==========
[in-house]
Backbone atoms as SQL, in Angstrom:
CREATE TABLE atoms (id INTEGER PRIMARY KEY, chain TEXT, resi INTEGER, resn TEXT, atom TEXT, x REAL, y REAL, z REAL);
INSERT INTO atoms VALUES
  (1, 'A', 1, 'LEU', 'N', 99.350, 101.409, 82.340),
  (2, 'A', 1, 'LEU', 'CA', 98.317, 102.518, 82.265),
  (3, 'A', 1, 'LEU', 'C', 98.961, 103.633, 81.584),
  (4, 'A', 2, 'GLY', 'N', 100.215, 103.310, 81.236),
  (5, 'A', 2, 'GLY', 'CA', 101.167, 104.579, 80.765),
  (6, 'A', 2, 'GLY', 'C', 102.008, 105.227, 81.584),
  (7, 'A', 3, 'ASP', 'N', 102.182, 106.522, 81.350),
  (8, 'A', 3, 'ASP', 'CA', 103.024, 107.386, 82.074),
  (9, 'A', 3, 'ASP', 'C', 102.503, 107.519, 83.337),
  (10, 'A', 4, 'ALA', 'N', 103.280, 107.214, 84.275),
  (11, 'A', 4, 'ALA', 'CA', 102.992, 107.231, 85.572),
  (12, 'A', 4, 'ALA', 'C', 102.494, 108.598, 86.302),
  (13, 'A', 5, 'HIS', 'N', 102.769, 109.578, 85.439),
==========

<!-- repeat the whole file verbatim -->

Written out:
[in-house]
Backbone atoms as SQL, in Angstrom:
CREATE TABLE atoms (id INTEGER PRIMARY KEY, chain TEXT, resi INTEGER, resn TEXT, atom TEXT, x REAL, y REAL, z REAL);
INSERT INTO atoms VALUES
  (1, 'A', 1, 'LEU', 'N', 99.350, 101.409, 82.340),
  (2, 'A', 1, 'LEU', 'CA', 98.317, 102.518, 82.265),
  (3, 'A', 1, 'LEU', 'C', 98.961, 103.633, 81.584),
  (4, 'A', 2, 'GLY', 'N', 100.215, 103.310, 81.236),
  (5, 'A', 2, 'GLY', 'CA', 101.167, 104.579, 80.765),
  (6, 'A', 2, 'GLY', 'C', 102.008, 105.227, 81.584),
  (7, 'A', 3, 'ASP', 'N', 102.182, 106.522, 81.350),
  (8, 'A', 3, 'ASP', 'CA', 103.024, 107.386, 82.074),
  (9, 'A', 3, 'ASP', 'C', 102.503, 107.519, 83.337),
  (10, 'A', 4, 'ALA', 'N', 103.280, 107.214, 84.275),
  (11, 'A', 4, 'ALA', 'CA', 102.992, 107.231, 85.572),
  (12, 'A', 4, 'ALA', 'C', 102.494, 108.598, 86.302),
  (13, 'A', 5, 'HIS', 'N', 102.769, 109.578, 85.439),